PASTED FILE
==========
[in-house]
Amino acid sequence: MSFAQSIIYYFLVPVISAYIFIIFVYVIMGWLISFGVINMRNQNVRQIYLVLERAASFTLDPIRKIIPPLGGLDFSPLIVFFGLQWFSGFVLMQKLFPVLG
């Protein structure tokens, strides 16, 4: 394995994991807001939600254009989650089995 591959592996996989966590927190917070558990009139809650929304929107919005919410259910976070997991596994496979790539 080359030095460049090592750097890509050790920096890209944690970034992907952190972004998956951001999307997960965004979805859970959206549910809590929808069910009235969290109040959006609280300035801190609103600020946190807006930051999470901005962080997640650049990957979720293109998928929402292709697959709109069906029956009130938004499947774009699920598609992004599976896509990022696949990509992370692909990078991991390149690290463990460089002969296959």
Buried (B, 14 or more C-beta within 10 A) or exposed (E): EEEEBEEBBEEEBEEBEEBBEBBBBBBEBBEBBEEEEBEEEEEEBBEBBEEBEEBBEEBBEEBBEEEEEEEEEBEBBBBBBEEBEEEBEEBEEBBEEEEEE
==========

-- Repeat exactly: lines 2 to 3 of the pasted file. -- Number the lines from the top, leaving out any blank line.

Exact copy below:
Amino acid sequence: MSFAQSIIYYFLVPVISAYIFIIFVYVIMGWLISFGVINMRNQNVRQIYLVLERAASFTLDPIRKIIPPLGGLDFSPLIVFFGLQWFSGFVLMQKLFPVLG
């Protein structure tokens, strides 16, 4: 394995994991807001939600254009989650089995 591959592996996989966590927190917070558990009139809650929304929107919005919410259910976070997991596994496979790539 080359030095460049090592750097890509050790920096890209944690970034992907952190972004998956951001999307997960965004979805859970959206549910809590929808069910009235969290109040959006609280300035801190609103600020946190807006930051999470901005962080997640650049990957979720293109998928929402292709697959709109069906029956009130938004499947774009699920598609992004599976896509990022696949990509992370692909990078991991390149690290463990460089002969296959």